Exhibit: Enslaved Africans in Upper Canada

This exhibition from the Archives of Ontario, touches on the lives of enslaved Africans in Ontario and focuses on their actions to resist servitude. This exhibit will be on display at Mackenzie House until Sunday, April 28. Included with regular admission.

Beer Diversity

Friday, February 22, 7 to 10 p.m.

Enjoy a cold pint in a legendary 1840s barroom as craft beer expert Ren Navarro discusses diversity in Canada’s beer industry. Cash bar available. Participants must be 19 years of age or older. $35 plus tax. Advance tickets are required.

Free programming and events for adults and children will take place at community recreation centres across the city including art and poster displays, movie nights, Black history presentations and more. Visit or call your local Recreation Centre to find out what is available.

Black History Month event featuring an opera – “Scenes from Joshua”

Performers from the Black opera company ArsMusica bring together music, drama and local history in Scenes from Joshua on Saturday, February 23 in the Scarborough Civic Centre rotunda, 12:30 to 3 p.m. Scenes from Joshua is based on the life of Joshua Glover, an escaped enslaved man from Missouri who finds his way to freedom through the Underground Railroad. Joshua settled in Islington Village in the mid 1800s, rented a cabin and farmland from Thomas Montgomery, owner of Montgomery’s Inn. Additional entertainment by The Evolution of Jazz Ensemble and remarks will be provided.

Exhibit: The Canadian Multicultural Inventors Museum is a travelling exhibit that promotes diversity within the fields of science, technology, engineering and mathematics (STEM). The exhibits recognizes the historical and present-day contributions of the multicultural communities to the world of innovation by showcasing to all nationalities the inventions and innovations that diverse communities throughout the world have given to society.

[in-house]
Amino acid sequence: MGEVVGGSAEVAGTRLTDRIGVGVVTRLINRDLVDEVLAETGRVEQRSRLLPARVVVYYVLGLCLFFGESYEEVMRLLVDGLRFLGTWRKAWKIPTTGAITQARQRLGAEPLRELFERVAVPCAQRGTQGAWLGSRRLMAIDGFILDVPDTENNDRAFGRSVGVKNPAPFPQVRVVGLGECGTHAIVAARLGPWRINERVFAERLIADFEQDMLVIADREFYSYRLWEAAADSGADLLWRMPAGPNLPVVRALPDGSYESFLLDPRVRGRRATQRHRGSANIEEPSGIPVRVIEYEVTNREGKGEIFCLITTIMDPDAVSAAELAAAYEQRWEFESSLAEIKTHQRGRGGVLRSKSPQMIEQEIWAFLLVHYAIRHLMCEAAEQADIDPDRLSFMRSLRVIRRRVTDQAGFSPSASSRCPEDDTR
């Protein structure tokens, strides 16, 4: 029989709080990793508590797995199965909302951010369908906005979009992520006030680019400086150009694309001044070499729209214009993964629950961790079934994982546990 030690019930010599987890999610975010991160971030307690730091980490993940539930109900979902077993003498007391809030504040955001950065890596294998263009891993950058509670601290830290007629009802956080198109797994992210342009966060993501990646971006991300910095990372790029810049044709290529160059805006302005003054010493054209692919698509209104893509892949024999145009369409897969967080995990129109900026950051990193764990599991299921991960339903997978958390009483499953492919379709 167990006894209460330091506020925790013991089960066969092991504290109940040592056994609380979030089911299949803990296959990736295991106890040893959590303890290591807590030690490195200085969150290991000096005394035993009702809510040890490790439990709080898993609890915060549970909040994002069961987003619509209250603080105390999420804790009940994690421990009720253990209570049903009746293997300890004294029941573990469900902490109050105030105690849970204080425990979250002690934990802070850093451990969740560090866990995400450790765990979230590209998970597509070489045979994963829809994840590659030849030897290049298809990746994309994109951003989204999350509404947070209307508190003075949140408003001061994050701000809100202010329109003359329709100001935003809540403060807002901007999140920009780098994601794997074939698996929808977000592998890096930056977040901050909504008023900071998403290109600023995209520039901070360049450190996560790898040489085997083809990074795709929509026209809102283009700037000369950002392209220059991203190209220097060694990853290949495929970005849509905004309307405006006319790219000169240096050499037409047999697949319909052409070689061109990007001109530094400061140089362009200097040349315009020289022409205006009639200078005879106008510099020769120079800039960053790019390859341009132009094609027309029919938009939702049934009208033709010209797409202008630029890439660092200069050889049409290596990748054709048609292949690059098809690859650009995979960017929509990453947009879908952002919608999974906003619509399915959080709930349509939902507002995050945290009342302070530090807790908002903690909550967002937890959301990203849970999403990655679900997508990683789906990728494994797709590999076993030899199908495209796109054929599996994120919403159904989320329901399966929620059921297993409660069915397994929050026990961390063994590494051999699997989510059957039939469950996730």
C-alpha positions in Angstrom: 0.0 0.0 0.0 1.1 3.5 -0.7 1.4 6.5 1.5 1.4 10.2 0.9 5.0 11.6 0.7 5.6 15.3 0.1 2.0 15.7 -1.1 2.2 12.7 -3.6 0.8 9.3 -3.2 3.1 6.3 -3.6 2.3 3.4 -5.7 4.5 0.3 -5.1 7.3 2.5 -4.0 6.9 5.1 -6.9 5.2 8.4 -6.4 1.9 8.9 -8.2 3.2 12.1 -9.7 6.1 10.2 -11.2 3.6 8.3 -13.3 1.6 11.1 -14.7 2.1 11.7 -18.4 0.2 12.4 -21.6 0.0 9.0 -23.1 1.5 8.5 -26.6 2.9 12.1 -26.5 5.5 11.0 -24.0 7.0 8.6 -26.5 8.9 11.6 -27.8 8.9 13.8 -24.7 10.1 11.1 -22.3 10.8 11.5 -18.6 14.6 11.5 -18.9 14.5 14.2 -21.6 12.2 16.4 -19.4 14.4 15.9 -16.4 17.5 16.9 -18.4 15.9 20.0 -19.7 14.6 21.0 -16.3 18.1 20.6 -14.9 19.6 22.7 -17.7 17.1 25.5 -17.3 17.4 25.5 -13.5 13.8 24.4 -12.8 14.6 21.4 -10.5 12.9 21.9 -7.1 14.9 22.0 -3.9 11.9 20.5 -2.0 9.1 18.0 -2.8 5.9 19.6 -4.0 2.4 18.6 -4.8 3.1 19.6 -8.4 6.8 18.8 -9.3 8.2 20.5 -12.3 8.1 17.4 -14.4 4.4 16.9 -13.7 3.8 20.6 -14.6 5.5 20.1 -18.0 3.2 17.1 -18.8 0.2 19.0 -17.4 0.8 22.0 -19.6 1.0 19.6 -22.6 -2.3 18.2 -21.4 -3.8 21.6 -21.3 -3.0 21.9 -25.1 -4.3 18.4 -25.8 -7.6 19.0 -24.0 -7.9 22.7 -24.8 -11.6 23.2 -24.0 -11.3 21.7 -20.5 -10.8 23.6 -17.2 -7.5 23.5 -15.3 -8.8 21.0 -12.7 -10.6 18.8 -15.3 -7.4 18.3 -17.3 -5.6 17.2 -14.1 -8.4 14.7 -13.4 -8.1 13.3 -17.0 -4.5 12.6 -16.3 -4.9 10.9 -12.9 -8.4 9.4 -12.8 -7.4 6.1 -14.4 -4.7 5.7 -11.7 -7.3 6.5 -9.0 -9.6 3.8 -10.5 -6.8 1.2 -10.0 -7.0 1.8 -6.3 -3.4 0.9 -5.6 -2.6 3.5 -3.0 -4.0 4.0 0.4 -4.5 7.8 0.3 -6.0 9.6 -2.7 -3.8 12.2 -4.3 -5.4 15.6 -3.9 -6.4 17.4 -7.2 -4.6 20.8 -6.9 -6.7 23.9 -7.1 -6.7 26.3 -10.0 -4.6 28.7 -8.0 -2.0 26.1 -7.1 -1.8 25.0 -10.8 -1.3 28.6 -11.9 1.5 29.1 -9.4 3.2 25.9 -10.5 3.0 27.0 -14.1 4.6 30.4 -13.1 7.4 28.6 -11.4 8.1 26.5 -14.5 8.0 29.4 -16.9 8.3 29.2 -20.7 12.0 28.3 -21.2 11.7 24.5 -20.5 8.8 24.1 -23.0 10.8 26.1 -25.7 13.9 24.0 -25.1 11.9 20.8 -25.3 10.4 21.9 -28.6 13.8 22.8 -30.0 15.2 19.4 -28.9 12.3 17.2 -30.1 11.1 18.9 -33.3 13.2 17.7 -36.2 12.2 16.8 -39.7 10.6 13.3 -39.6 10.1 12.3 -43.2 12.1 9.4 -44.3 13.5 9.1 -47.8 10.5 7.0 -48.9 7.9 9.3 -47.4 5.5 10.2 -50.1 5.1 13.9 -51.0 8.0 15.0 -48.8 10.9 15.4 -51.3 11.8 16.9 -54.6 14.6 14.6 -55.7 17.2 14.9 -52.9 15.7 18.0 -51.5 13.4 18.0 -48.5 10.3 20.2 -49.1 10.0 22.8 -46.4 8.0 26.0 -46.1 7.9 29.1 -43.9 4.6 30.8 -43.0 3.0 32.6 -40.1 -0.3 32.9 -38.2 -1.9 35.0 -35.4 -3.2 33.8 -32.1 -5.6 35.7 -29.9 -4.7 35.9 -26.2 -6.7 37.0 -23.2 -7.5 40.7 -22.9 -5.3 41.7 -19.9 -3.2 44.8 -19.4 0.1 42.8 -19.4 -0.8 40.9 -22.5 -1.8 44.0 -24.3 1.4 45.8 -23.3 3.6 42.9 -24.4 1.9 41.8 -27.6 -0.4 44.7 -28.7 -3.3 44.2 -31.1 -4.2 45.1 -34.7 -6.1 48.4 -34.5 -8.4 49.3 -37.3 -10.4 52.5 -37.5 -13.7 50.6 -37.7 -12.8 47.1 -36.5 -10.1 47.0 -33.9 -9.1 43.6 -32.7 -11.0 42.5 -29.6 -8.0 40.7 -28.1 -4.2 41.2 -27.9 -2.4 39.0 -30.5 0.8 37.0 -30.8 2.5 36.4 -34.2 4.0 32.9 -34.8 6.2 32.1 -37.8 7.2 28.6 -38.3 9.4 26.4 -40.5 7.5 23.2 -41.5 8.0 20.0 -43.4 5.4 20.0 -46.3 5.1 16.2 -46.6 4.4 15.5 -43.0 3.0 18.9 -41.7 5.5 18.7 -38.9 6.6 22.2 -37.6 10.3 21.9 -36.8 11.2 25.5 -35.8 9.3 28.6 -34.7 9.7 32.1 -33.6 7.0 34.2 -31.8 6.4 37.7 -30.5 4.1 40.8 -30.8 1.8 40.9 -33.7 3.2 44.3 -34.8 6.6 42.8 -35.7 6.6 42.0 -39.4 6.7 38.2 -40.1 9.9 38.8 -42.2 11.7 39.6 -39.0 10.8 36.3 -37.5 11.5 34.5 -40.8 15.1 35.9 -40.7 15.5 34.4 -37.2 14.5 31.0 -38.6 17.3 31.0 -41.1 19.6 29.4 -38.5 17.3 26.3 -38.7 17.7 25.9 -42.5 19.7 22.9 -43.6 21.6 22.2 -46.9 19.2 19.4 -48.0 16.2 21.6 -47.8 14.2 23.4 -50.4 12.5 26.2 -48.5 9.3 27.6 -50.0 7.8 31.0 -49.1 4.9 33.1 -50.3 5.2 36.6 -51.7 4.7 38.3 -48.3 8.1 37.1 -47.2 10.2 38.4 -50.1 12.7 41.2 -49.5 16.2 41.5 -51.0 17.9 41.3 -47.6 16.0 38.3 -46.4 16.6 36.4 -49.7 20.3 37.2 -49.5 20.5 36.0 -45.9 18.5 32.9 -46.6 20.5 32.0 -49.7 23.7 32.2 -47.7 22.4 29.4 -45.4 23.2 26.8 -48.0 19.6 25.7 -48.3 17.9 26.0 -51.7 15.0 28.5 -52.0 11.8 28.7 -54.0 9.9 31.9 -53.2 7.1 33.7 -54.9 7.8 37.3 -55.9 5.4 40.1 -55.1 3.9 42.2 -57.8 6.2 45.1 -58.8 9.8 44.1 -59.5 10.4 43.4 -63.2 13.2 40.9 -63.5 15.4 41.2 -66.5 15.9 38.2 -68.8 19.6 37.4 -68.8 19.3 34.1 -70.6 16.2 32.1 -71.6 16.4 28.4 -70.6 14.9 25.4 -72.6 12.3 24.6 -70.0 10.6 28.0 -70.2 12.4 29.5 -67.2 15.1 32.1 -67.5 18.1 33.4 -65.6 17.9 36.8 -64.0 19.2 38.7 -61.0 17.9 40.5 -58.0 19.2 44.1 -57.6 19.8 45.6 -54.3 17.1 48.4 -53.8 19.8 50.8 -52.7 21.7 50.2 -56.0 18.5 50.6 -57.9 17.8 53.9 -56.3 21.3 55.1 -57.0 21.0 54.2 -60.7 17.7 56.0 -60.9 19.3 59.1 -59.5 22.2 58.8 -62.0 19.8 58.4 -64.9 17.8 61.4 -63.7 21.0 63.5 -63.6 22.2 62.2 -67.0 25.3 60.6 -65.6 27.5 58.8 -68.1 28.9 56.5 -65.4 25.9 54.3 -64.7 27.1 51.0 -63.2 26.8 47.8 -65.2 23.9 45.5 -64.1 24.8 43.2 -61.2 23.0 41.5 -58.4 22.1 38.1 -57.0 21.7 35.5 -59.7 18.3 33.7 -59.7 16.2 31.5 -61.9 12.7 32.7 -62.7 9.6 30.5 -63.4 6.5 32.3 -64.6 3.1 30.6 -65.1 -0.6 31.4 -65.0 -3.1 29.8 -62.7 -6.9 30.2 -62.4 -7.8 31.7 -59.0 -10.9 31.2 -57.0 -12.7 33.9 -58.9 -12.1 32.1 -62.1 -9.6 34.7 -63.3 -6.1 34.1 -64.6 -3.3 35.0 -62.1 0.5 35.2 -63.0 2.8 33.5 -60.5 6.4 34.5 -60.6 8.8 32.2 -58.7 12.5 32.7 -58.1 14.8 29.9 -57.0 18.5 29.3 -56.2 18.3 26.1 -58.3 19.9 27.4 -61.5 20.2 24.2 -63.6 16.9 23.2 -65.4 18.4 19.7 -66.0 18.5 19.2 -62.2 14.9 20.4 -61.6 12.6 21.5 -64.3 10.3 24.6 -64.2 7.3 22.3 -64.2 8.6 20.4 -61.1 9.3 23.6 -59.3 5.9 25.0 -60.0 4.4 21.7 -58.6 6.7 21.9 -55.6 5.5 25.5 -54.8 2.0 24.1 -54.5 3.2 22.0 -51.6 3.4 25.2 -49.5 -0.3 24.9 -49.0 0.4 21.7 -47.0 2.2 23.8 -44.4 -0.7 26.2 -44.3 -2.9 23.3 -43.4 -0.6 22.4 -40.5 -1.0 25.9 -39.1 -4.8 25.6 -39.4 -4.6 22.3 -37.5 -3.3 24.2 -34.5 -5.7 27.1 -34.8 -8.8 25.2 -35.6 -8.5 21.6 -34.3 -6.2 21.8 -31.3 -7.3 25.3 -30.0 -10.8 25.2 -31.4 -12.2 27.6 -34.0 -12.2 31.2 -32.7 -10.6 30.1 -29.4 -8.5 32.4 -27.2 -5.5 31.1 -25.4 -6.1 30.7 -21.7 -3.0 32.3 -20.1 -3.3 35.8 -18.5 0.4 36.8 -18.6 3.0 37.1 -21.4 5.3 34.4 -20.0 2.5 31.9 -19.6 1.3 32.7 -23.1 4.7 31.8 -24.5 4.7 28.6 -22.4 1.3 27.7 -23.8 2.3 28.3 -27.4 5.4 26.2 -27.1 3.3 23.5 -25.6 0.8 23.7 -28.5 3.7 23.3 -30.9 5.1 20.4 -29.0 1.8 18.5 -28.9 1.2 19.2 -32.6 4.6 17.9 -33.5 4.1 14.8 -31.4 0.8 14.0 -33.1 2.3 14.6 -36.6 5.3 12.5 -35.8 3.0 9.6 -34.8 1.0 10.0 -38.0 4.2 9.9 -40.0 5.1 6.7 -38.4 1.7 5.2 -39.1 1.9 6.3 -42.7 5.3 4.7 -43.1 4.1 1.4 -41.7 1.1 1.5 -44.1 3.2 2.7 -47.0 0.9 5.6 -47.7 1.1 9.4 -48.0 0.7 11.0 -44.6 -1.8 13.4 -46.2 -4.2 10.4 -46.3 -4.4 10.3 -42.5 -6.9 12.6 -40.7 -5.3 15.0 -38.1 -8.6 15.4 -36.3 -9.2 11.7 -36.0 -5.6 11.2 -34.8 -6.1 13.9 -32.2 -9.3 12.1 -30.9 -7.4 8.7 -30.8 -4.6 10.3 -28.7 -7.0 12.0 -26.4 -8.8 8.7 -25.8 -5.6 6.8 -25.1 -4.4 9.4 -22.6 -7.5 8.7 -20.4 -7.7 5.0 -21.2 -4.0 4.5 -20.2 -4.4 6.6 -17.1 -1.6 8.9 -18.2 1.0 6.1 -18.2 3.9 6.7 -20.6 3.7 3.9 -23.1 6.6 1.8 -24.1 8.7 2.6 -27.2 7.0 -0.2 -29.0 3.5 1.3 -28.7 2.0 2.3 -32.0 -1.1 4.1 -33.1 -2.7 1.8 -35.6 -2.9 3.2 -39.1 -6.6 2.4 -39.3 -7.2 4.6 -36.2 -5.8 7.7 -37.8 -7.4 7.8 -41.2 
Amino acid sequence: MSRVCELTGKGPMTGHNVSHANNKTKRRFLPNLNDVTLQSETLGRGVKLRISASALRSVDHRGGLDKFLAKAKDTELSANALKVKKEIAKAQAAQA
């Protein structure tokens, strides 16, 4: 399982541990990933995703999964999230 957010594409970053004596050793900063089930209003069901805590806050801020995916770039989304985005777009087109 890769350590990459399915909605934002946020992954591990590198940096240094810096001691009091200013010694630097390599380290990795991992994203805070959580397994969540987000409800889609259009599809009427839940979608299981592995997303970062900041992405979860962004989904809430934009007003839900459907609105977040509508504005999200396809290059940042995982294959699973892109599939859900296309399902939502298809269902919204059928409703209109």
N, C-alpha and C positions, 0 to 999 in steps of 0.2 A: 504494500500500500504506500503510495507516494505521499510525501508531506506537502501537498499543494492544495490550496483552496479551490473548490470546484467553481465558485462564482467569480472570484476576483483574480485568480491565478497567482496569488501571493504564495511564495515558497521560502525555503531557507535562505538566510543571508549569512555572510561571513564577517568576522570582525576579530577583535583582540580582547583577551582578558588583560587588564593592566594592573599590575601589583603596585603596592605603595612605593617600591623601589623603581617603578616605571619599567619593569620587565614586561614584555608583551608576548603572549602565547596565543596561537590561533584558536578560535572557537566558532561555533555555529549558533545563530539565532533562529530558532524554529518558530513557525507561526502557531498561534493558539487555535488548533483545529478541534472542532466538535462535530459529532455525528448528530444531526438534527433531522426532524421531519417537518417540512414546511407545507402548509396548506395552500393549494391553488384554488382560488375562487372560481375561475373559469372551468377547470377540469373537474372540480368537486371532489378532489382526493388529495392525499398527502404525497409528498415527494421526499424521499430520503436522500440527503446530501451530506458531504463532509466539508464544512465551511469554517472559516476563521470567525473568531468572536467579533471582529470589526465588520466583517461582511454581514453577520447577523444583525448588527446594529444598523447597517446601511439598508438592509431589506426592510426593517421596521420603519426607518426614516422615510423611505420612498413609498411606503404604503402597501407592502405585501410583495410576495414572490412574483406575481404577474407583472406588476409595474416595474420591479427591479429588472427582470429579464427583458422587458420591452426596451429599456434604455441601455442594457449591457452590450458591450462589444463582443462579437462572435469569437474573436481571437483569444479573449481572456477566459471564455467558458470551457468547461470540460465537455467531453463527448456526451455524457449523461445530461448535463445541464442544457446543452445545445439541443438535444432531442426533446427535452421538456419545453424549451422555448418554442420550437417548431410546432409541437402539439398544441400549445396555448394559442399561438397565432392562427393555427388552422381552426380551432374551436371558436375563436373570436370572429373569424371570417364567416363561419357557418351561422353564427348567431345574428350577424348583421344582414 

Registration is required.

Online exhibits

Toronto Archives invites members of the public to visit these two online exhibits entitled Black history in Toronto and Caribbean Connection: One Man’s Crusade.

Celebrate Black History Month at Toronto Public Library with a packed schedule full of fun and thought-provoking events.

Toronto Public Library celebrates Black history and culture with a collection of programs and special events that honour Black heritage, and consider the historical significance and contemporary contributions of Black activists and artists from around the world.

Check out their program and events happening at branches across the city.

Black Canadians in Sports

A Black Canadians in Sports exhibit from the Ontario Black History Society, showcasing Canadian values, culture and identity, will be on display in the Toronto City Hall Rotunda, 100 Queen St. W. from February 25 to March 1.

Exhibit:  Blacks in the Military

A Blacks in the Military exhibit from the Ontario Black History Society, will be on display in the Metro Hall Rotunda, 55 John Street, from February 4 to 7.

Us. Here. Now. & A Thousand Paths Home

Us. Here. Now. & A Thousand Paths Home is a photography and digital art exhibit curated by Wan Lucas, that combines the mediums of photography and digital art with the theme of “connections” to highlight the plethora of talented multi-disciplinary artists and unique personalities from within Toronto’s black community. This digital art exhibit is on display at Union Station (west wing) until February 28.